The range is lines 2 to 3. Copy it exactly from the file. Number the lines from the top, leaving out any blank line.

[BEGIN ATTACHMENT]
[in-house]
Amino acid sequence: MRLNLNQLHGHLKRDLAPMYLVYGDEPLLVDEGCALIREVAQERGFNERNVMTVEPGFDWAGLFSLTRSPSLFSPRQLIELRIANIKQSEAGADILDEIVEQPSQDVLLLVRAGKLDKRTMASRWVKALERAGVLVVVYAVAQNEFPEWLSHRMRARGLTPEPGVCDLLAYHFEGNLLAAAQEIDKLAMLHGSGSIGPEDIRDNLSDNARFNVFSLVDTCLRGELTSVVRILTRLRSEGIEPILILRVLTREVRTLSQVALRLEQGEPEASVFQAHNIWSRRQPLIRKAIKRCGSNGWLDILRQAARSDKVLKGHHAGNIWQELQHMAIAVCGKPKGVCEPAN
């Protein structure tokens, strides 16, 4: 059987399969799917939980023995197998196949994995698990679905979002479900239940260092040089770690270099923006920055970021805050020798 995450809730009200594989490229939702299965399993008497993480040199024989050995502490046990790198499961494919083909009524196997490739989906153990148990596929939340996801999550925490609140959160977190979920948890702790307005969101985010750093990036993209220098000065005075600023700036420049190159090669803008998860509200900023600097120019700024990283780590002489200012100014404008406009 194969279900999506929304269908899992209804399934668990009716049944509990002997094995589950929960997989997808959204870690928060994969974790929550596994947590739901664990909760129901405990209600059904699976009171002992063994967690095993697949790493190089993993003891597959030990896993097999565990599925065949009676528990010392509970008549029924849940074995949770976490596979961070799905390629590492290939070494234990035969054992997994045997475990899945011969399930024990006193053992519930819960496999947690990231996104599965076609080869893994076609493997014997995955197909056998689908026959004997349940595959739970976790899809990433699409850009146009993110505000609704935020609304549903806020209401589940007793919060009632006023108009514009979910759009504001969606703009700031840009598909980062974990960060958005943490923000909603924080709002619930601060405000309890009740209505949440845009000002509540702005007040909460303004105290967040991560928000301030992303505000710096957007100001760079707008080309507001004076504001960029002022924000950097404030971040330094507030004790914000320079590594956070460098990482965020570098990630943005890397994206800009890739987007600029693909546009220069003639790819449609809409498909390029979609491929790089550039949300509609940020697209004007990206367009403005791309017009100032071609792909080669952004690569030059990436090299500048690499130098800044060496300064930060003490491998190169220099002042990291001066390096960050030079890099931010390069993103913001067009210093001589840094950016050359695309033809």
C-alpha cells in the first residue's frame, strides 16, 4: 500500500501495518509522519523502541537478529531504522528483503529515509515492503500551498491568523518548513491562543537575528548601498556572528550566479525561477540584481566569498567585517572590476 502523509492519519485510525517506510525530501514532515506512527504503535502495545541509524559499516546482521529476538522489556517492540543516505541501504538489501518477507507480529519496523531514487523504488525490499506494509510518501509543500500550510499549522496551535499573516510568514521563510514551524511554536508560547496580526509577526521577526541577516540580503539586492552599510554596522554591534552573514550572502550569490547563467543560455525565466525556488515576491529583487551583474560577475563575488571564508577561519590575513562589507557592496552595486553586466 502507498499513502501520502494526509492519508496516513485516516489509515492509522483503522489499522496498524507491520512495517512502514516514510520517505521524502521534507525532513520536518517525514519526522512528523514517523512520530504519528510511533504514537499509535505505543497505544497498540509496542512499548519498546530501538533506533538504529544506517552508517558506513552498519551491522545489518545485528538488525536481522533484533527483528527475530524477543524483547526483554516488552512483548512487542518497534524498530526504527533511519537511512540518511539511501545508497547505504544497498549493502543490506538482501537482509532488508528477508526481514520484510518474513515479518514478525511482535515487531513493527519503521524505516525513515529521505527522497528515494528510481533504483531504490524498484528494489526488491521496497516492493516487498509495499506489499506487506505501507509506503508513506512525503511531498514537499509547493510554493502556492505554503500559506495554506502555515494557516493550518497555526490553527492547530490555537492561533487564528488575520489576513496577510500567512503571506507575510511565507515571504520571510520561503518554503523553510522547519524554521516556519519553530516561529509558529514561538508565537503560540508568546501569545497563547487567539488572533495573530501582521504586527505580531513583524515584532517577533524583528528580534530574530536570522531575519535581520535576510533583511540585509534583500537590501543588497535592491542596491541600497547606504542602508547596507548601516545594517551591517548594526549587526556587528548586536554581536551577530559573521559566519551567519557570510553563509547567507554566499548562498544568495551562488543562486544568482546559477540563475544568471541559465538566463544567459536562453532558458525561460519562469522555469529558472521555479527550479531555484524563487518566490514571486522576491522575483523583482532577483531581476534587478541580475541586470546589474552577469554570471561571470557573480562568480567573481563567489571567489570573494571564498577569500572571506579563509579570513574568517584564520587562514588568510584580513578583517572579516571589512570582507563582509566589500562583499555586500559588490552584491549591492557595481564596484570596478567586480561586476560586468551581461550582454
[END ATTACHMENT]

Amino acid sequence: MRLNLNQLHGHLKRDLAPMYLVYGDEPLLVDEGCALIREVAQERGFNERNVMTVEPGFDWAGLFSLTRSPSLFSPRQLIELRIANIKQSEAGADILDEIVEQPSQDVLLLVRAGKLDKRTMASRWVKALERAGVLVVVYAVAQNEFPEWLSHRMRARGLTPEPGVCDLLAYHFEGNLLAAAQEIDKLAMLHGSGSIGPEDIRDNLSDNARFNVFSLVDTCLRGELTSVVRILTRLRSEGIEPILILRVLTREVRTLSQVALRLEQGEPEASVFQAHNIWSRRQPLIRKAIKRCGSNGWLDILRQAARSDKVLKGHHAGNIWQELQHMAIAVCGKPKGVCEPAN
């Protein structure tokens, strides 16, 4: 059987399969799917939980023995197998196949994995698990679905979002479900239940260092040089770690270099923006920055970021805050020798 995450809730009200594989490229939702299965399993008497993480040199024989050995502490046990790198499961494919083909009524196997490739989906153990148990596929939340996801999550925490609140959160977190979920948890702790307005969101985010750093990036993209220098000065005075600023700036420049190159090669803008998860509200900023600097120019700024990283780590002489200012100014404008406009 194969279900999506929304269908899992209804399934668990009716049944509990002997094995589950929960997989997808959204870690928060994969974790929550596994947590739901664990909760129901405990209600059904699976009171002992063994967690095993697949790493190089993993003891597959030990896993097999565990599925065949009676528990010392509970008549029924849940074995949770976490596979961070799905390629590492290939070494234990035969054992997994045997475990899945011969399930024990006193053992519930819960496999947690990231996104599965076609080869893994076609493997014997995955197909056998689908026959004997349940595959739970976790899809990433699409850009146009993110505000609704935020609304549903806020209401589940007793919060009632006023108009514009979910759009504001969606703009700031840009598909980062974990960060958005943490923000909603924080709002619930601060405000309890009740209505949440845009000002509540702005007040909460303004105290967040991560928000301030992303505000710096957007100001760079707008080309507001004076504001960029002022924000950097404030971040330094507030004790914000320079590594956070460098990482965020570098990630943005890397994206800009890739987007600029693909546009220069003639790819449609809409498909390029979609491929790089550039949300509609940020697209004007990206367009403005791309017009100032071609792909080669952004690569030059990436090299500048690499130098800044060496300064930060003490491998190169220099002042990291001066390096960050030079890099931010390069993103913001067009210093001589840094950016050359695309033809």